In order to assure that uniformity is obtained, some additional rules are needed. The new rules here apply either way, but these primarily relate to the state DOT option (option 1). For one, counties with low populations should not be expected to do any traffic control work and municipalities discouraged from directly maintaining any traffic control at all. In general, unincorporated parts of counties under 100,000 residents should use state or regional traffic control forces to do this work. Those that exceed that population or do the work for the state should be subject to the following rules:
- State-funded signs may not be made in-house by a county or municipal agency.
- Guide, route and special signs must be made by either the state DOT, roadway contractors or in the case of a regional traffic control cooperative the agency itself
- Locally-funded signs must comply with the state and federal MUTCD and must be purchased only from state-approved vendors
- Non-compliant or incorrectly engineered devices on local roadways must be removed within 6 months of identification with the correction plan detailed by the state DOT.
- In-house signs made by local agencies may not be used for other signs unless equipment, purchased materials, template drawing files and finished signs are approved by state engineers.
- Guide signs (except D3 street name signs), special signs and route markers should only be made by state forces, the regional traffic control cooperative or qualified vendors.
- If county route signs are used, signed county routes funded by the state should be limited to no more than 35% of the state's road system and uniformly applied statewide on a statewide special system that includes signing county highways along municipal streets.
- This system should be planned in cooperation with the state DOT and be uniform statewide
- This system should include link node routes with routes that keep numbers across county lines and are posted within boundaries of municipalities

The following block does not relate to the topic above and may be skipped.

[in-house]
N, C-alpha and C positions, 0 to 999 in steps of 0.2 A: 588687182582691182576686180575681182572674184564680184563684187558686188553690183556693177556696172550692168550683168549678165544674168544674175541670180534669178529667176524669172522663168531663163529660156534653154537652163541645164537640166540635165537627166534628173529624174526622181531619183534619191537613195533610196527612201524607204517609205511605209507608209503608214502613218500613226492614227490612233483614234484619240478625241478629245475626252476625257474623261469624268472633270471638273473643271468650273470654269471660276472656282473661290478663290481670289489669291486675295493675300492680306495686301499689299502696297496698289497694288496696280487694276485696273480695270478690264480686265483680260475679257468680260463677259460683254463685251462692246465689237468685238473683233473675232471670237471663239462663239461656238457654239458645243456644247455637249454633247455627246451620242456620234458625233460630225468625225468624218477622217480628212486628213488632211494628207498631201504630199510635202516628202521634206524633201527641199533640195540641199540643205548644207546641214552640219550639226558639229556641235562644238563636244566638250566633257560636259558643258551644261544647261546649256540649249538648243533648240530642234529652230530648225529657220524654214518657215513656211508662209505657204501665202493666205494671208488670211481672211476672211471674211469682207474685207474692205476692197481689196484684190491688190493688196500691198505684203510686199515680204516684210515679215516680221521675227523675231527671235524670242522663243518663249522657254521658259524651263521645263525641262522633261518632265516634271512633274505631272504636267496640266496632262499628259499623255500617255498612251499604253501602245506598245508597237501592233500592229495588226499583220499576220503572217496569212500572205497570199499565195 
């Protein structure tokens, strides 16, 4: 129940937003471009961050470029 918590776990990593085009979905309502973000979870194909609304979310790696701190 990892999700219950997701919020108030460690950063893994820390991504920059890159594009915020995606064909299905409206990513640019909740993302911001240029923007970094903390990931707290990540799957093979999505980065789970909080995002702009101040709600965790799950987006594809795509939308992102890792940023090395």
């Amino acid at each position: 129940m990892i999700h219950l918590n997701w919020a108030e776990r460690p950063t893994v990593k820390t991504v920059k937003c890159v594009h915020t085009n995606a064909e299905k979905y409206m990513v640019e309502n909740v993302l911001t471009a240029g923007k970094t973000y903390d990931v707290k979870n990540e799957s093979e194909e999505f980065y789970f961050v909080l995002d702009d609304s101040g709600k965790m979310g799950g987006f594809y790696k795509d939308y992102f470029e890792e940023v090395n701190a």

It is hoped that by regionalizing this responsibility to the state or regional level that guide signs will be able to be properly designed, properly maintained and planned for more locations. Guide signs realistically should be applied wherever needed and posted along any roadway classified as collector or higher. The MUTCD even supports the practice of heavily signing guide signs. In Section 2A.04 it reads "If used, route signs and directional guide signs should be used frequently because their
use promotes efficient operations by keeping road users informed of their location." Obviously street name signs are used heavily, but this also includes the posting of county route markers on important county routes, trailblazer assemblies ("TO" route), directional and distance guide signs and junction route assemblies: none of which are ever used frequently enough on collector and arterial roads maintained by local agencies. The image below shows the tremendous problems with local control of guide signs, however, and why that responsibility should transfer to either the state DOT or regional traffic control cooperative per the methods described in Option 1 or Option 2:
While programs may be more limited in states with a higher level of state control, the purpose is to remove the huge differences and variations in standards between roads maintained by local agencies and state-owned roads without requiring any large restructuring or jurisdictional change. In all, most local agencies are reliable in providing road maintenance activities with exception to traffic control and safety improvements. Today, we have the technology and resources to efficiently manage and maintain traffic control devices far more cheaply and frequently than in the past. This is why relying on an inefficient local government to do the job right when they have proven that they are almost universally incapable of doing so is a bad policy that needs to stop now.
The regional traffic operations authorities were added as an option as a means to centralize authority to the state level while not involving the DOT itself. That is because the DOT plan does put additional strain on internal state resources by bloating the organization further even if it does help reduce costs and increase output on on a local level. In addition, when corrections are made to adequate levels, the overall funding requirement may be able to be reduced as the initial construction phase transitions to routine maintenance. Local agencies may be able to fund this collectively through an agreed on operations fee coupled with supplying their own funds, but realistically a dedicated statewide funding source is the best way to administer this program. This can be done through a small, but specific ad valorem or sales tax fee that would diminish or eliminate the local tax burden.
Overall, this plan is not an unnecessary or excessive expense. A dearth of well-maintained and designed safety improvements is deadly, especially when unsafe conditions are met by inexperienced, elderly or unfamiliar drivers. Enough hazards on the roads are present with wildlife, weather, rough roads, bad drivers and worsening traffic conditions. Should the public also have to face dark roadways with shoddy traffic safety devices? This is why consolidating this responsibility into an organization well-suited to handle it will correct this problem without having to eliminate local control.